Before music videos, when pop tunes were audio only, they nested in our imaginations with images and references gathered from the host brain. This heightened the intimacy of the songs and piqued our interest in the singers hidden behind the radio grills and dust jackets. That paradox, and a superbly slick production, help explain the popularity of Jersey Boys: The Story of Frankie Valli & The Four Seasons (with its national tour now lodged at Los Angeles' Ahmanson Theatre through August 31). It also explains why this may be a one-generation phenomenon.
While millions of Boomers can sing every word of Four Seasons’ hits like "Walk Like a Man," "Big Girls Don’t Cry," "Sherry," "Oh, What a Night" and "Can’t Take My Eyes Off You," few can name every group member. Revealing who they are and how they got where they are keeps this from being a billion-dollar Broadway tribute concert.
Book writers Marshall Brickman and Rick Elice have fun putting the story in a non-threatening environment: Damon Runyon meets the Brill Building rather than Goodfellas hit the Mean Streets (which is probably closer to the truth). Even with the R-rated language it feels kid-friendly, with an appeal to adolescence through projections inspired by comic book panels. A four-part, spring-summer-fall-winter storytelling structure gives each member his own Roshomon voice and overlays their business lifecycle onto the annual cycle of the seasons. We get to see the members as individuals and as parts of a professional family. It’s the ties that bind them that are the group's defining quality, even beyond the music.
The first version of the story comes from Tommy De Vito (Deven May), who recalls spotting the young Frankie Valli (Christopher Kale Jones) and bringing him into a bar band with his brother Nick (Miles Aubrey). All three will spend time in jail, reminding us that the Bad Boy roots of rock didn’t begin with rap. (Although it was something the ‘60s stars preferred to hide.) Valli will reform, but Nick will return, and the band will replace him with a talented Nick Massi (Michael Ingersoll) as bass player.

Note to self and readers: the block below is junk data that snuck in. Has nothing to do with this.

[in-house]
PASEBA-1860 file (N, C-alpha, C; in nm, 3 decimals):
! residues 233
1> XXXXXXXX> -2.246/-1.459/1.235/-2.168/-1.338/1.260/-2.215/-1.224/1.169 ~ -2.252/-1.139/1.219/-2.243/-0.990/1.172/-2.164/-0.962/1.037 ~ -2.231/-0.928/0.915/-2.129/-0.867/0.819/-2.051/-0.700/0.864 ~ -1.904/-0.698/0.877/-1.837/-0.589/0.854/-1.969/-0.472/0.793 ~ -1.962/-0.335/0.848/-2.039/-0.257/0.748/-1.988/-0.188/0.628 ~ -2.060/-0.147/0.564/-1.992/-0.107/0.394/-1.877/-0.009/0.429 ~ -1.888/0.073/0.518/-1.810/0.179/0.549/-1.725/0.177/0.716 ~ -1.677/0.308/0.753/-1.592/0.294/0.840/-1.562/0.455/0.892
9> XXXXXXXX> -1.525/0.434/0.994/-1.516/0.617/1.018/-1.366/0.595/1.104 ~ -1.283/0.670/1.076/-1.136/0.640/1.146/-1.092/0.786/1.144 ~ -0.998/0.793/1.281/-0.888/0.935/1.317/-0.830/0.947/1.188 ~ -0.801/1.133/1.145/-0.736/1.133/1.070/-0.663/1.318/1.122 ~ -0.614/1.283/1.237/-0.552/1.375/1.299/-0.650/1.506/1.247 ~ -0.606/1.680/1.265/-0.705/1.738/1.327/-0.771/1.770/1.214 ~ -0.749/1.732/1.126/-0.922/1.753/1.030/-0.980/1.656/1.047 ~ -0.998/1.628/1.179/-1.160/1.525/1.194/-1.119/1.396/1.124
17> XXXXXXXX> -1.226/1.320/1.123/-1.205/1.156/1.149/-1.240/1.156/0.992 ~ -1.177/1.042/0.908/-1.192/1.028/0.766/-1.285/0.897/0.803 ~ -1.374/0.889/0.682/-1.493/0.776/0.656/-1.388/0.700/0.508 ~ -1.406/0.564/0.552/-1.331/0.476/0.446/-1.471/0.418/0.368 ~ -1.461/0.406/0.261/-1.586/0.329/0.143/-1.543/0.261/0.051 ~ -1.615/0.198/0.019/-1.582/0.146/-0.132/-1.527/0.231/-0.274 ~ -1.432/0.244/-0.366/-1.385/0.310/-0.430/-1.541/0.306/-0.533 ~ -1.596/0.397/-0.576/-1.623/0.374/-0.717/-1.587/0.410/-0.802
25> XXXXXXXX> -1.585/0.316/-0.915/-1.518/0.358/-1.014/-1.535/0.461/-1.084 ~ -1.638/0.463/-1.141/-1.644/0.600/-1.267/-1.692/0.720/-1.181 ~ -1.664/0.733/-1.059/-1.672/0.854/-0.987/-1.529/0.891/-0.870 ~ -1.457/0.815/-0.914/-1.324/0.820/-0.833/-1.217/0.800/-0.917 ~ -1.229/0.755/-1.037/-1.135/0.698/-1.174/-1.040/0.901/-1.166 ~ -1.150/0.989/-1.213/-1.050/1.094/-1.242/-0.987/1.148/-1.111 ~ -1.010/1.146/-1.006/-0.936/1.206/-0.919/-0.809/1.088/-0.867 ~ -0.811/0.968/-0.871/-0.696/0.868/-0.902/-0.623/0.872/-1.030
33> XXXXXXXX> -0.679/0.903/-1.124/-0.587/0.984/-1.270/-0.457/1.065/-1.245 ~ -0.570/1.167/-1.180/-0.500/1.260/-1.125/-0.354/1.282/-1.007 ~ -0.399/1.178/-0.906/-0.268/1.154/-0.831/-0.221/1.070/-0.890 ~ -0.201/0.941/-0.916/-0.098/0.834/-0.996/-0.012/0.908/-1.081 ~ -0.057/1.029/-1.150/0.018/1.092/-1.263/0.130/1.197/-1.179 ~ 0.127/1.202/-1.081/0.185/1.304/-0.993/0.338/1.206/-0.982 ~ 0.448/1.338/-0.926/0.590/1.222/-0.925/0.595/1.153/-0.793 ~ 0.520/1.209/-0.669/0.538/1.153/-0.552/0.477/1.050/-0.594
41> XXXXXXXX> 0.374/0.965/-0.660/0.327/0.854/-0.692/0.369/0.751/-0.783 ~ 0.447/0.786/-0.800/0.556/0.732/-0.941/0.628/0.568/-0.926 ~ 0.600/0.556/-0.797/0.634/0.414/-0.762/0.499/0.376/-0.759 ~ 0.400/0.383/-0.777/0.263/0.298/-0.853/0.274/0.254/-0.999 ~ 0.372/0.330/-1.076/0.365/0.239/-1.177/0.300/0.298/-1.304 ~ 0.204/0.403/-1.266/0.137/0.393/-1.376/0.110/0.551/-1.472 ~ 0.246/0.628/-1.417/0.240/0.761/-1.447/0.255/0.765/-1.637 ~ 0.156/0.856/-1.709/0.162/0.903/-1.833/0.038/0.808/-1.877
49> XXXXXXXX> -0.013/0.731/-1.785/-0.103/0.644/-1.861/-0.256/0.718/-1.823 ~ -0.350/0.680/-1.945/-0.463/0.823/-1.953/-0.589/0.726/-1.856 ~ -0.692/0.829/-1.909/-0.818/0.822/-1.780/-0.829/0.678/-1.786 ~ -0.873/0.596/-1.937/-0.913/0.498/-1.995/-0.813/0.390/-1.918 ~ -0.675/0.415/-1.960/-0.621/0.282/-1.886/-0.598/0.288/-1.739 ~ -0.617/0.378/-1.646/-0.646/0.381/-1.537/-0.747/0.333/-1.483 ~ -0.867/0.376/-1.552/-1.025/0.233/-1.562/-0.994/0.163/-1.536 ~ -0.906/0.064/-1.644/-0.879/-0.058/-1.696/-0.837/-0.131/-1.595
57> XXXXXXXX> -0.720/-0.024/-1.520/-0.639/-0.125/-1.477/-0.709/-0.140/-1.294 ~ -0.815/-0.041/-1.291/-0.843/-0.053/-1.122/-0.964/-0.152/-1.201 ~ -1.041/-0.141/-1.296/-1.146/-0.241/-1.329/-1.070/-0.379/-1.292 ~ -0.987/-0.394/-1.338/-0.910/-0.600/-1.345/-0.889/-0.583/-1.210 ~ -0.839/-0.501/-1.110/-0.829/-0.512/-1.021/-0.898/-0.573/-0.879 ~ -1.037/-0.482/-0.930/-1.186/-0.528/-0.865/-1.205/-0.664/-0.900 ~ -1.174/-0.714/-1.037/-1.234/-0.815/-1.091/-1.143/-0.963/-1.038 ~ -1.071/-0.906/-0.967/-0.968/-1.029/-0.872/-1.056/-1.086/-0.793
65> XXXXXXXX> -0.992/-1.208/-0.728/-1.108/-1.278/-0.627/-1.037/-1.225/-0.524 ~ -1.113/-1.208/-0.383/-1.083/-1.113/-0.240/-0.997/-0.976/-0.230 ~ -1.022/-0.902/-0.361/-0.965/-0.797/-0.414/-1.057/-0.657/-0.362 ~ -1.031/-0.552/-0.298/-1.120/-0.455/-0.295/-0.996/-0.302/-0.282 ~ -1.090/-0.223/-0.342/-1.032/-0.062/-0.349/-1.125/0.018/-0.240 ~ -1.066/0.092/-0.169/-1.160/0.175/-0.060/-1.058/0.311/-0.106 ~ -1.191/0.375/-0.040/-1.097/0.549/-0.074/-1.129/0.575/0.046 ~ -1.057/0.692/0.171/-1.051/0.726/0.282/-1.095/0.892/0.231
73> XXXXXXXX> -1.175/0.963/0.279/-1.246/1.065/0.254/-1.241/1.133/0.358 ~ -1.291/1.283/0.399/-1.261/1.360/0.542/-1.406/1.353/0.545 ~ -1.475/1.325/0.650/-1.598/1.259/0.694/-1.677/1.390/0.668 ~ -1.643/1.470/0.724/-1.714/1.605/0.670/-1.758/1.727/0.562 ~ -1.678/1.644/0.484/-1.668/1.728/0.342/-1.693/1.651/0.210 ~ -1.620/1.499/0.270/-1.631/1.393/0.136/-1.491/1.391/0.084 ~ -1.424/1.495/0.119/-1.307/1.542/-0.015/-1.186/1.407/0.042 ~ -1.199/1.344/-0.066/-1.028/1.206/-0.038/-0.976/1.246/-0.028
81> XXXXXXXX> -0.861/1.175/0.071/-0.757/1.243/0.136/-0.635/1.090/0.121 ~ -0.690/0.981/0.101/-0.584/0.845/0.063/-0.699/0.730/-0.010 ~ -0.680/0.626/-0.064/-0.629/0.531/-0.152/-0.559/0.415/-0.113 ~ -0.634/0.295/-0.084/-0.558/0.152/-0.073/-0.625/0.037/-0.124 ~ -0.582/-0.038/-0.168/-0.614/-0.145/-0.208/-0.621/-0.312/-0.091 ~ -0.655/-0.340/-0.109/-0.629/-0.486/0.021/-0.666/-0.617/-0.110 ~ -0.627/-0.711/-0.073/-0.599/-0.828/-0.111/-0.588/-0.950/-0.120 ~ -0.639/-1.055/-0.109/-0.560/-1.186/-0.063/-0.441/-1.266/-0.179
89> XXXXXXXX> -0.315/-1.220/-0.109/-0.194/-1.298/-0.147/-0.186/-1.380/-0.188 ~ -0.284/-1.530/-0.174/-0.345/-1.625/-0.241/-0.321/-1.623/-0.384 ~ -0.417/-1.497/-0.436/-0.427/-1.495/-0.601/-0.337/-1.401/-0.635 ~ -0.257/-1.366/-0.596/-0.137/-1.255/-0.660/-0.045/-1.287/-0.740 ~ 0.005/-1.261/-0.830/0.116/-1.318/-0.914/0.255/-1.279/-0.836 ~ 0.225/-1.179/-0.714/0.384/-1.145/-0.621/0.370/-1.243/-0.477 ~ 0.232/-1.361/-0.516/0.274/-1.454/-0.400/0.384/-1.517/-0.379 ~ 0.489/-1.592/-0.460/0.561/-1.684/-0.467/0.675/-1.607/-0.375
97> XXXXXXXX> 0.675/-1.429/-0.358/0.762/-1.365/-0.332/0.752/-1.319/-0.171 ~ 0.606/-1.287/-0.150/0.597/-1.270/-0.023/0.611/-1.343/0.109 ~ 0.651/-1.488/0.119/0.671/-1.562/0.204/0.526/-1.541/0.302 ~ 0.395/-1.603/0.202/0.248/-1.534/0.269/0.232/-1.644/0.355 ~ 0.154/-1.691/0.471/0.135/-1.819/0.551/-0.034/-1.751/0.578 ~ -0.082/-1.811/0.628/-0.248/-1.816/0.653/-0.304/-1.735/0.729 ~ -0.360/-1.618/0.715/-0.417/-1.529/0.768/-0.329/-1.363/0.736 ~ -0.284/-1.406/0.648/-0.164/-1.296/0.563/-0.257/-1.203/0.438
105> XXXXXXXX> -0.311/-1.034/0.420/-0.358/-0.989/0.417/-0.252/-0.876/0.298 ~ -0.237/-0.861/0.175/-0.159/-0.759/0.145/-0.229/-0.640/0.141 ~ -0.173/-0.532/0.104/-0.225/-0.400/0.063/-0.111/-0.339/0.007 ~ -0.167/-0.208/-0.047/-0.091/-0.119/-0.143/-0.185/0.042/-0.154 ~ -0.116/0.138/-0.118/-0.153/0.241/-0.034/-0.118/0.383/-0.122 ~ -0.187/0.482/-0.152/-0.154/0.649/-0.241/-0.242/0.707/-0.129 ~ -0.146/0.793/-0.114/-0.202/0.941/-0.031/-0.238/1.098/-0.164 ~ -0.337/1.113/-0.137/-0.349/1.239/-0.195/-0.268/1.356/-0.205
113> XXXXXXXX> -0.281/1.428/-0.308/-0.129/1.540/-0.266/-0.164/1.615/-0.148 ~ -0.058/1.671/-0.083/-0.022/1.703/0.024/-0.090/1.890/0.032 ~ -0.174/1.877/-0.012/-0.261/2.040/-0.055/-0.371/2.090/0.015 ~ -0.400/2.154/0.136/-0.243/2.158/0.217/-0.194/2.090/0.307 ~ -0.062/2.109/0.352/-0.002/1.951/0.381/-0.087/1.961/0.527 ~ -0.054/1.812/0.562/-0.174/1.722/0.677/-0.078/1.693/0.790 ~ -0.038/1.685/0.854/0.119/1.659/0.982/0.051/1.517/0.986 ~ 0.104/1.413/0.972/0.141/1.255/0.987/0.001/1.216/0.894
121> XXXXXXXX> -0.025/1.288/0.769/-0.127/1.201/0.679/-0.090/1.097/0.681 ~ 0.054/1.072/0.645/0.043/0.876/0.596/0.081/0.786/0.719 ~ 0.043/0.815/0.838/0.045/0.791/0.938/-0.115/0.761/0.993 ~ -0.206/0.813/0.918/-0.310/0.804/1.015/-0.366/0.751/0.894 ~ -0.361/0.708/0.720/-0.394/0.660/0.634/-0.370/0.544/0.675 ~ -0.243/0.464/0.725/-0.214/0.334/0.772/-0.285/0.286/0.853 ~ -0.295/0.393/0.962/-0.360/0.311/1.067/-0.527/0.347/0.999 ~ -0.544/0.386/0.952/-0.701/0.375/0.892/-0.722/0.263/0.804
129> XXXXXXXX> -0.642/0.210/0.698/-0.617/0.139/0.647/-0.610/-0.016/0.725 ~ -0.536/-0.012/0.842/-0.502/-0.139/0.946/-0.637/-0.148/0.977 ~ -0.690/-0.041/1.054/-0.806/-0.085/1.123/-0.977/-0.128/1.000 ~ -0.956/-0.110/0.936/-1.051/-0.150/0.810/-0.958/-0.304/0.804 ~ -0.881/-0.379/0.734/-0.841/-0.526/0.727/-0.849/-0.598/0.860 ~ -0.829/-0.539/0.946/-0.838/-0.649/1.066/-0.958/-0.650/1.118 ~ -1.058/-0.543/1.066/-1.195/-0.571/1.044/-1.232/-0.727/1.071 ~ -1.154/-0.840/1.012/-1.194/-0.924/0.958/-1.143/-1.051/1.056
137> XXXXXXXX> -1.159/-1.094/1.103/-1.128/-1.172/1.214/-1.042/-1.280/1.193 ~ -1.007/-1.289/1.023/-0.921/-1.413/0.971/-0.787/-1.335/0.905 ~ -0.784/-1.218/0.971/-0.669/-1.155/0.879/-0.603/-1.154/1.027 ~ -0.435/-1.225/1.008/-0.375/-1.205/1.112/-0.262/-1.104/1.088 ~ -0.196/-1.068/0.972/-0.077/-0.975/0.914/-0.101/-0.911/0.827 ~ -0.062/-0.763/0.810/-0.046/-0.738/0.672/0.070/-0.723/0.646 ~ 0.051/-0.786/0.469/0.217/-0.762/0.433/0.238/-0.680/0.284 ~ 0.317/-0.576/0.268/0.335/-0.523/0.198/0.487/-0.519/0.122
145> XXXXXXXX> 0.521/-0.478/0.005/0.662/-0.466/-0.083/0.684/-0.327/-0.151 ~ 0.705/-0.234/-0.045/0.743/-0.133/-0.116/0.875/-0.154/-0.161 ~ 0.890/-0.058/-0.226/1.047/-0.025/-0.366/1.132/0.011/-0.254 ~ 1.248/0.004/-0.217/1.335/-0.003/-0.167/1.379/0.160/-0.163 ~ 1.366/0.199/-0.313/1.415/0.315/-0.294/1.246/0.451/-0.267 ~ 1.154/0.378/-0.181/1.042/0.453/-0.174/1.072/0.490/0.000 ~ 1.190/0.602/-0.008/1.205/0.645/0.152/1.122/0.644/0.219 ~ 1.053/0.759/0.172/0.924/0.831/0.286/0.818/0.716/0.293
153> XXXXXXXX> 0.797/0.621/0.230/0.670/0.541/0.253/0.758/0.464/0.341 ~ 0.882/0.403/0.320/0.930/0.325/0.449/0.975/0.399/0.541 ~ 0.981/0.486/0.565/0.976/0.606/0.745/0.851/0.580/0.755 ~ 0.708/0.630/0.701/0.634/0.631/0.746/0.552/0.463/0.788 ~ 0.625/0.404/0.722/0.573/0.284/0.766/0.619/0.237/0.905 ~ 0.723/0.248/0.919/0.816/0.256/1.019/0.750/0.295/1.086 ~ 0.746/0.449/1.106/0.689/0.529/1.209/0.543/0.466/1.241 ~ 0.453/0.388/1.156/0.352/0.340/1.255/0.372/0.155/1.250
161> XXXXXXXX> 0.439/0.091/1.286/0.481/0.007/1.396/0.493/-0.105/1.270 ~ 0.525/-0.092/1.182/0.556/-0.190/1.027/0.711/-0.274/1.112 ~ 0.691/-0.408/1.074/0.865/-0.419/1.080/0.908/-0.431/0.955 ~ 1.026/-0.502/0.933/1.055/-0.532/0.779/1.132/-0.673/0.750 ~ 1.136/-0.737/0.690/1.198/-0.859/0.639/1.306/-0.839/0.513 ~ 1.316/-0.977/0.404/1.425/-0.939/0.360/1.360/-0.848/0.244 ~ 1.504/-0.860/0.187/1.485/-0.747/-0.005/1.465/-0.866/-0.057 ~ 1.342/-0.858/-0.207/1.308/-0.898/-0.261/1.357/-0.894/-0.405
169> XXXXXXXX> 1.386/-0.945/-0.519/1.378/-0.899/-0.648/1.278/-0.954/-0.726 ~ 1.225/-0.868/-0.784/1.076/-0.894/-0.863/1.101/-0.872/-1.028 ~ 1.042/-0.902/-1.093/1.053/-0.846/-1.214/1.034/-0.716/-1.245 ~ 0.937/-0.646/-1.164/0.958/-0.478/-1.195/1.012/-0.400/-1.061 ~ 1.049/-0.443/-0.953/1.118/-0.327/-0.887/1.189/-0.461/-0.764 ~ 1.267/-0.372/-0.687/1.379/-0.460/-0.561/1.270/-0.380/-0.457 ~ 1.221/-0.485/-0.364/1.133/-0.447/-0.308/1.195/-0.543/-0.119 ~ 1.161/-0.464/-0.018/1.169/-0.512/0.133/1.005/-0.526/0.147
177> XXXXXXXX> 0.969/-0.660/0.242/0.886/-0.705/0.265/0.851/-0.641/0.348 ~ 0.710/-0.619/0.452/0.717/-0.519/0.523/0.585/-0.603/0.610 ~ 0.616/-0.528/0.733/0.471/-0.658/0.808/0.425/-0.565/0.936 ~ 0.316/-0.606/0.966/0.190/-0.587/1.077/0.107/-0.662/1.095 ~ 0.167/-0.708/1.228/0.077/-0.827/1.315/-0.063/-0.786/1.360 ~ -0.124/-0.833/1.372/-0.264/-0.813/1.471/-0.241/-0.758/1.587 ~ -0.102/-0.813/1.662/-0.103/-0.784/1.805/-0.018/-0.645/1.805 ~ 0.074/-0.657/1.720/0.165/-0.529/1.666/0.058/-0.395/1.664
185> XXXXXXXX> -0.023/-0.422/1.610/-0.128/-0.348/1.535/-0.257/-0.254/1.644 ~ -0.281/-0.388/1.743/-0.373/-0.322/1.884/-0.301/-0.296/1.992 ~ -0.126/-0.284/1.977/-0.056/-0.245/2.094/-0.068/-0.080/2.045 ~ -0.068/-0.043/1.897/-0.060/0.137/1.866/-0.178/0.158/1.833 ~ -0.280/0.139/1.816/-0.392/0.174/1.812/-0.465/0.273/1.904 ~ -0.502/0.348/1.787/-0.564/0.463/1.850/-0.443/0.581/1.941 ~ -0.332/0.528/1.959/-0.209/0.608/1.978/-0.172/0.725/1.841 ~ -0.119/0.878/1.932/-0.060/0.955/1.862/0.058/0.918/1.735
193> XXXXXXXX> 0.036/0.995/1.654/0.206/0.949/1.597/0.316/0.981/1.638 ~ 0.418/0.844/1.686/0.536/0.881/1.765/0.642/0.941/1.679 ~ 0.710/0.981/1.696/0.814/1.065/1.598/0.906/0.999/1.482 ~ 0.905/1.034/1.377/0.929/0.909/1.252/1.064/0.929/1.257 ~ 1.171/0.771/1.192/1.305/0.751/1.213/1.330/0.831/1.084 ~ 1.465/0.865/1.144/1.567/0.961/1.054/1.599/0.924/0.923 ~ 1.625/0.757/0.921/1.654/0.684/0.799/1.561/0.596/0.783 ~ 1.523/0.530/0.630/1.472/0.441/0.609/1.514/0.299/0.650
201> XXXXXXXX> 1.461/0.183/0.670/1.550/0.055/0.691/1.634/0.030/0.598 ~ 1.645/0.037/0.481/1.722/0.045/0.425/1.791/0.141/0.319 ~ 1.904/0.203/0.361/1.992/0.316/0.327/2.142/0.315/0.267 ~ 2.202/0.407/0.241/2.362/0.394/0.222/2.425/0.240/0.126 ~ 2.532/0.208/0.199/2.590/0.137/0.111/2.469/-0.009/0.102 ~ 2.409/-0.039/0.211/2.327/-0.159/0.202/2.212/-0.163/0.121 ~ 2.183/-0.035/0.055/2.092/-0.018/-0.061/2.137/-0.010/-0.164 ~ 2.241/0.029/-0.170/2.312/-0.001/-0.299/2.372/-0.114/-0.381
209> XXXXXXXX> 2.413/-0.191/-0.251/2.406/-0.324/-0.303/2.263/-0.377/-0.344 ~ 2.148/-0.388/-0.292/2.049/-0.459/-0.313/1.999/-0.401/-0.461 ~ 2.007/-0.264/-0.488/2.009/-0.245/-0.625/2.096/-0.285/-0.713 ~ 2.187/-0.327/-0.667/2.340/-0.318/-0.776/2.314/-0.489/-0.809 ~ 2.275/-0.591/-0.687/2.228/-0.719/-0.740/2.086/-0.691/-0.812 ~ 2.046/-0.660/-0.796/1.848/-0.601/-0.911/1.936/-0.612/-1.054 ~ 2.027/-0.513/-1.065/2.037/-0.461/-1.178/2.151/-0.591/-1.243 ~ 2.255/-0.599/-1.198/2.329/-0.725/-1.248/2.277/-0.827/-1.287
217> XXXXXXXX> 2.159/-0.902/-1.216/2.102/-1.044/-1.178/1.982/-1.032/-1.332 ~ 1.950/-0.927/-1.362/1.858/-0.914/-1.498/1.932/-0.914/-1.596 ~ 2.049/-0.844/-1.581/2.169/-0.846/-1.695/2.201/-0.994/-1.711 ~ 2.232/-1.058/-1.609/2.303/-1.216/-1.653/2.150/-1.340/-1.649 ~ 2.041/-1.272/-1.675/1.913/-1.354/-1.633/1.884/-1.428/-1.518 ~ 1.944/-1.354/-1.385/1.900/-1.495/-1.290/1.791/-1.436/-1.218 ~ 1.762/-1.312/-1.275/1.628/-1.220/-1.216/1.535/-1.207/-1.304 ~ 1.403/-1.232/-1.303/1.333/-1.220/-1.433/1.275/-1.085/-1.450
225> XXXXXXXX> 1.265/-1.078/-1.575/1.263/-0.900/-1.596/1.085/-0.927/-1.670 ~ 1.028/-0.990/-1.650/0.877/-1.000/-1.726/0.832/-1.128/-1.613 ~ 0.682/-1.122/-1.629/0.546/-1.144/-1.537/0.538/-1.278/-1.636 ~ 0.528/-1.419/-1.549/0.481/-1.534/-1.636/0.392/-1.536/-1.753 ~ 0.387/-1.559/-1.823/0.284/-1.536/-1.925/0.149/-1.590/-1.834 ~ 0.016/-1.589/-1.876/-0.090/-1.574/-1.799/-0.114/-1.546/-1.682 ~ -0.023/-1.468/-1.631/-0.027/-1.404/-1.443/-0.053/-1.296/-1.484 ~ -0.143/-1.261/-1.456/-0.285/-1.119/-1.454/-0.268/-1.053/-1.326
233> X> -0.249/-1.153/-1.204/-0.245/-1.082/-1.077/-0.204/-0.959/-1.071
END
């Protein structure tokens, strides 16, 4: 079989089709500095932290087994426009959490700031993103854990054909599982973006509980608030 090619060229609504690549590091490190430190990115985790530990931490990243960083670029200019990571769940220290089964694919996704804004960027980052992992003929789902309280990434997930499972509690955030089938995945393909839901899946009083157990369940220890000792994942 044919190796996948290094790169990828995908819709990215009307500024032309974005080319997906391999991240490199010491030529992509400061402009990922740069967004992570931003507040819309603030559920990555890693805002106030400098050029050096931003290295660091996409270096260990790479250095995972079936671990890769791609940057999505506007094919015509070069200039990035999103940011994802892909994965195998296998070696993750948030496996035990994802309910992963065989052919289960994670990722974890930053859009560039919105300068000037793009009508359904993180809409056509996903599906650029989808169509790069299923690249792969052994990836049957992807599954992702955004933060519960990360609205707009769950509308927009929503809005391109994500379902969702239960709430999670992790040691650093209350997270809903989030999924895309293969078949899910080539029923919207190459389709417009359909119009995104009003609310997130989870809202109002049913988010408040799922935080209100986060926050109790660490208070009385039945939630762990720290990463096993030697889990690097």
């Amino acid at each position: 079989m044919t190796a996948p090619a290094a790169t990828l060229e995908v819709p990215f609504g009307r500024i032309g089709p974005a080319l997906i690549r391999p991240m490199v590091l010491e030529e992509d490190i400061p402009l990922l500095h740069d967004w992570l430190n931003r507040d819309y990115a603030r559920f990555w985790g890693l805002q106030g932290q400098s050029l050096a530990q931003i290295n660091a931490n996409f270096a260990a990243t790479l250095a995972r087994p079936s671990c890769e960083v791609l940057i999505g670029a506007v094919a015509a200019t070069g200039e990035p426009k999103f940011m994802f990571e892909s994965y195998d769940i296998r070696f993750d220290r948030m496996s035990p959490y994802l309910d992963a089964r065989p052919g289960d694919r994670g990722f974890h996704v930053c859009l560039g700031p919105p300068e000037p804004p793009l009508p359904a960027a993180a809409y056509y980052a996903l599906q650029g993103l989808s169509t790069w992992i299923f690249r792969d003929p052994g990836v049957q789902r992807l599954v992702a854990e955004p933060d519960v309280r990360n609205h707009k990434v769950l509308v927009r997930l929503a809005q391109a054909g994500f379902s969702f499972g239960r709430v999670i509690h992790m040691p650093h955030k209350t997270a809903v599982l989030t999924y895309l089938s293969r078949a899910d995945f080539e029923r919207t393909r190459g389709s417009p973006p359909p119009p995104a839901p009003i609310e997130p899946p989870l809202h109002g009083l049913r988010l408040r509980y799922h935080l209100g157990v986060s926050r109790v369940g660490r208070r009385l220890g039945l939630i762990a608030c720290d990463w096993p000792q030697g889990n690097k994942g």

They’ll go through what seems an eternity looking for an identity until they find Bob Gaudio (Erich Bergen), a teenage songwriter who already has a credit for one minor hit. These become the Four Seasons (apparently the drummer wasn't that important), with Valli’s falsetto their signature sound and Gaudio’s songwriting their insurance for success. The final piece in the puzzle will be their association with Bob Crewe, credited as lyricist for all the hits in Jersey Boys, but seen in the show as advisor and producer.
Director Des McAnuff, who in some ways started the phenomenon by turning The Who's Tommy into a Broadway money-machine, keeps things spinning throughout Jersey Boys. Even the changing of Klara Zieglerova’s set pieces feel exciting. The performers exhibit great range. The women move from lithe chorines to serviceable actors, providing girlfriends and wives, while the men portray heavies one minute and back-up musicians the next. (Special marks to Jackie Seiden as Valli's first wife, who helps enliven Brickman's sharpest dialogue in a scene when the future spouses meet.)
There’s enough staging substance to disguise the fact that it's a show of fairly juvenile AM love songs. The story too, for all its dramatic potential, has been kept safe, never too threatening. The big moment, in which band members uphold a sense of honor to each other even as things are falling apart, is less awe-inspiring than "ah-that's-nice" inspiring.
That may be the ultimate tribute to the Jersey boys. The real danger and roughness of what they went through is beyond Broadway. Similarly, the character and uniqueness of Valli’s voice is beyond the pale of a Broadway singer (except for a rarity like Tim Curry). As good as Jones is, and he's very good, he's trained for power and purity, not personality. The Four Seasons' versions still have the edge, and that renews the audio versions' lease in our memories, even now that we've come to know the men behind the music.
CREDITS Book by Marshall Brickman & Rick Elice, music by Bob Gaudio, lyrics by Bob Crewe. music direction, vocal arrangements and incidental music by Ron Melrose, choreography by Sergio Trujillo, directed by Des McAnuff WITH Erich Bergen, Michael Ingersoll, Christopher Kate Jones, Deven May, and Miles Aubrey, Erik Bates, Douglas Crawford, Sandra DeNise, Jennifer Evans, Rick Faugno, Eric Gutman, Nathan Klau, Brandon Matthieus, Jackie Seiden, Courter Simmons, Taylor Sternberg, Melissa Strom, with John Altieri and Joseph Siravo PRODUCTION Klara Zieglerova, sets; Jess Goldstein, costumes; Howll Binkley, lights; Steve Canyon Kennedy, sound; Michael Clark, projection design; Charles LaPointe, wig/hair; Steve Rankin, fights; Steve Orich, orchestrations, Andrew Wilder, conductor; Tripp Phillips, stage management
Ahmanson Theatre • May 25-August 31, 2007 (Opened June 3, rev. 6/3) National tour produced by Dodger Theatricals, Joseoph J. Grano, Tamara and Kevin Kinsella, Pelican Group in association with Latitude Link and Rick Steiner (Visit the tour website.)